Over 20,000 babies are born every year in Northern Ireland.
During pregnancy, changes in the immune system make women generally more susceptible to respiratory infections. And this year, pregnant women also have to worry about Covid-19, a virus that can affect a person’s lungs and airways.
Last week, the UK government announced that pregnant women were at an increased risk of severe illness from coronavirus.
However, the advice to pregnant women was described by Chief Medical Officer Chris Whitty as “a precautionary measure” because “we are early in our understanding of this virus and we want to be sure.”
So how does the coronavirus crisis affect you if you are pregnant or have just had a baby?
This advice was compiled with the help of Dr David Glenn FRCOG, a Consultant Obstetrician and Gynaecologist at Kingsbridge Private Hospital and Clinical Director for Women and Child Health at Ulster Hospital.
Why are pregnant women in the high-risk category?
Pregnant women do not appear more likely to contract the infection than the general population. Pregnancy itself alters the body’s immune system and response to viral infections in general, which can occasionally be related to more severe symptoms and this will be the same for Covid-19.
Can a pregnant woman pass coronavirus on to her baby?
Transmission from mother to baby during the pregnancy or delivery is probable, although the proportion of pregnancies affected and the significance to the baby has yet to be determined. Amniotic fluid, cord blood, neonatal throat swabs, placenta swabs, genital fluid and breastmilk samples from Covid-19 infected mothers have so far tested negative for the virus. However, a new report describes a case in which the baby born to a Covid-19 positive mother was found to have antibodies in their blood at birth. This is thought to represent a baby’s response to infection within the womb.
Is there a greater chance of miscarriage if you test positive for Covid-19?
There is currently no evidence of an increased risk of miscarriage or early pregnancy loss in relation to Covid-19.
Moreover, there is no evidence that the virus damages the baby. Despite recent evidence that the virus can be passed from mother to baby, the proportion of pregnancies affected and the significance to the baby has yet to be determined.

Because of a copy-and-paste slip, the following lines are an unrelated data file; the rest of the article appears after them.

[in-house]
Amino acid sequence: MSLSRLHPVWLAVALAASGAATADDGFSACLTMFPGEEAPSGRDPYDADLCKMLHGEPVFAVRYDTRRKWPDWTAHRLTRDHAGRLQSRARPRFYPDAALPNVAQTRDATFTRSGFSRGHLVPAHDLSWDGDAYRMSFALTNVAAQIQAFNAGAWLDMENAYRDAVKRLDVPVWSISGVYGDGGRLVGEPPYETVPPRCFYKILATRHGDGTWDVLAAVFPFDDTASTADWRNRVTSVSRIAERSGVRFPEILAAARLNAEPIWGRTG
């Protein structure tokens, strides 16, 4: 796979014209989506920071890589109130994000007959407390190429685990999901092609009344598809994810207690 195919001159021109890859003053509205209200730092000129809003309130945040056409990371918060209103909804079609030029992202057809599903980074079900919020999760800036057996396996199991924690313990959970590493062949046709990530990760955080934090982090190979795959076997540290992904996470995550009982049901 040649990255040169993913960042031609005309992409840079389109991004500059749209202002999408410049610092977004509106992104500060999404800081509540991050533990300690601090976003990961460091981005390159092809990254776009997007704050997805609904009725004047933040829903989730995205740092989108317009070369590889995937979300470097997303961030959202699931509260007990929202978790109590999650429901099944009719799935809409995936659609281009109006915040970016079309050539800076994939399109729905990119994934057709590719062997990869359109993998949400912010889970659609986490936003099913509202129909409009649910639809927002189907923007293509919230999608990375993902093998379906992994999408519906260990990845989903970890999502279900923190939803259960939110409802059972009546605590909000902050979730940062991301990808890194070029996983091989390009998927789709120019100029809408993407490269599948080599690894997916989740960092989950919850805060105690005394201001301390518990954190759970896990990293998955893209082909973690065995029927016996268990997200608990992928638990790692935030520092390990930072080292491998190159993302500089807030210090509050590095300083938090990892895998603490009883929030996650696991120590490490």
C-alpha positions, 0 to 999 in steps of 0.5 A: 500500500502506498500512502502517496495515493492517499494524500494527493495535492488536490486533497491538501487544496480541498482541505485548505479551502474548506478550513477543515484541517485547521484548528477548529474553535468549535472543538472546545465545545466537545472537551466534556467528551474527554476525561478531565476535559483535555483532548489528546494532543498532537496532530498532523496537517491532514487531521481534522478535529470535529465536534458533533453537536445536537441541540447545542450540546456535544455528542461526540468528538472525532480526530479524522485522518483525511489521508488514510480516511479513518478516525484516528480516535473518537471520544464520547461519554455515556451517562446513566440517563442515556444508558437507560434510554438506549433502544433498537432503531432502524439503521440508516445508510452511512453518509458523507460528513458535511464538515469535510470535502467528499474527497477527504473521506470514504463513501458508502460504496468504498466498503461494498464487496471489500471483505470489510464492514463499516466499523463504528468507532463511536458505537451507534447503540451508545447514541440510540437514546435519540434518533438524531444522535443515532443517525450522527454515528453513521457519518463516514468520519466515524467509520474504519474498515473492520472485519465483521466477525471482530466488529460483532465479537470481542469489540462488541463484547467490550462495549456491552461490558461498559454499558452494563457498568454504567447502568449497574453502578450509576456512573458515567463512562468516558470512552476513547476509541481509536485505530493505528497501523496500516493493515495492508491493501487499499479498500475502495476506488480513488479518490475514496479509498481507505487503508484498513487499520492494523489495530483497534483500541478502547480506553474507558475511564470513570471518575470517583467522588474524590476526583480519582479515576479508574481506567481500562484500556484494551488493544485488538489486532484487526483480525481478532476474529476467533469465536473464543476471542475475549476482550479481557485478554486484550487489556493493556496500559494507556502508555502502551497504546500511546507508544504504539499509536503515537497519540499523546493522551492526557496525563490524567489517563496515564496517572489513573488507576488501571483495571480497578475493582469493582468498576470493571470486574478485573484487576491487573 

What symptoms should pregnant women be aware of, and what should they do if they are experiencing any of them?
If you are infected with Covid-19 you are still most likely to have no symptoms or a mild illness from which you will make a full recovery. Most women will experience only mild or moderate cold/flu like symptoms. Cough, fever, shortness of breath, lack of smell/taste and even gastrointestinal symptoms are other relevant presentations.
For women who have had symptoms, antenatal appointments can be deferred until 7 days after the start of symptoms, unless symptoms (aside from persistent cough) persevere.
For women who are self-isolating because someone in their household has possible symptoms of Covid-19, appointments should be deferred for 14 days.
If women develop more severe symptoms or her recovery is delayed, this may be a sign that they are developing a more significant chest infection that requires enhanced care. In this situation you should contact your maternity care team.
Are all antenatal appointments going ahead as normal in Northern Ireland?
If you are well at the moment and have had no complications in your previous pregnancies arrangements for your care may be altered but they are still important to attend.
If you have a routine scan or visit due in the coming days, you will still need to attend but the appointment may change due to staffing requirements. Maternity care is essential to reduce complications in mothers and babies. Even in the context of coronavirus, it is important that pregnant women continue to attend their scheduled routine care when they are well.